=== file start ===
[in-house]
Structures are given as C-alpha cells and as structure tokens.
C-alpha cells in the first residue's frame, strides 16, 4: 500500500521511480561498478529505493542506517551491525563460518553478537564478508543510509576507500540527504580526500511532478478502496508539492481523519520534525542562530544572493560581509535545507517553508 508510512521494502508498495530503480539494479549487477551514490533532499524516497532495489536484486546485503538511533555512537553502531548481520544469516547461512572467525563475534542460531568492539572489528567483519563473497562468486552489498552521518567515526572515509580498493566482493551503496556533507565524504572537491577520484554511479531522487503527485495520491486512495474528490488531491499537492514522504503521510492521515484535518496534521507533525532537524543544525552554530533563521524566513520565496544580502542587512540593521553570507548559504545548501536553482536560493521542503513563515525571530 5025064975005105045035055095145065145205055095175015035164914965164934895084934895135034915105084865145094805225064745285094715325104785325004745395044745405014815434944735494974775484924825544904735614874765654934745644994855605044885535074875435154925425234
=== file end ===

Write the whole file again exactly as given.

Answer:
[in-house]
Structures are given as C-alpha cells and as structure tokens.
C-alpha cells in the first residue's frame, strides 16, 4: 500500500521511480561498478529505493542506517551491525563460518553478537564478508543510509576507500540527504580526500511532478478502496508539492481523519520534525542562530544572493560581509535545507517553508 508510512521494502508498495530503480539494479549487477551514490533532499524516497532495489536484486546485503538511533555512537553502531548481520544469516547461512572467525563475534542460531568492539572489528567483519563473497562468486552489498552521518567515526572515509580498493566482493551503496556533507565524504572537491577520484554511479531522487503527485495520491486512495474528490488531491499537492514522504503521510492521515484535518496534521507533525532537524543544525552554530533563521524566513520565496544580502542587512540593521553570507548559504545548501536553482536560493521542503513563515525571530 5025064975005105045035055095145065145205055095175015035164914965164934895084934895135034915105084865145094805225064745285094715325104785325004745395044745405014815434944735494974775484924825544904735614874765654934745644994855605044885535074875435154925425234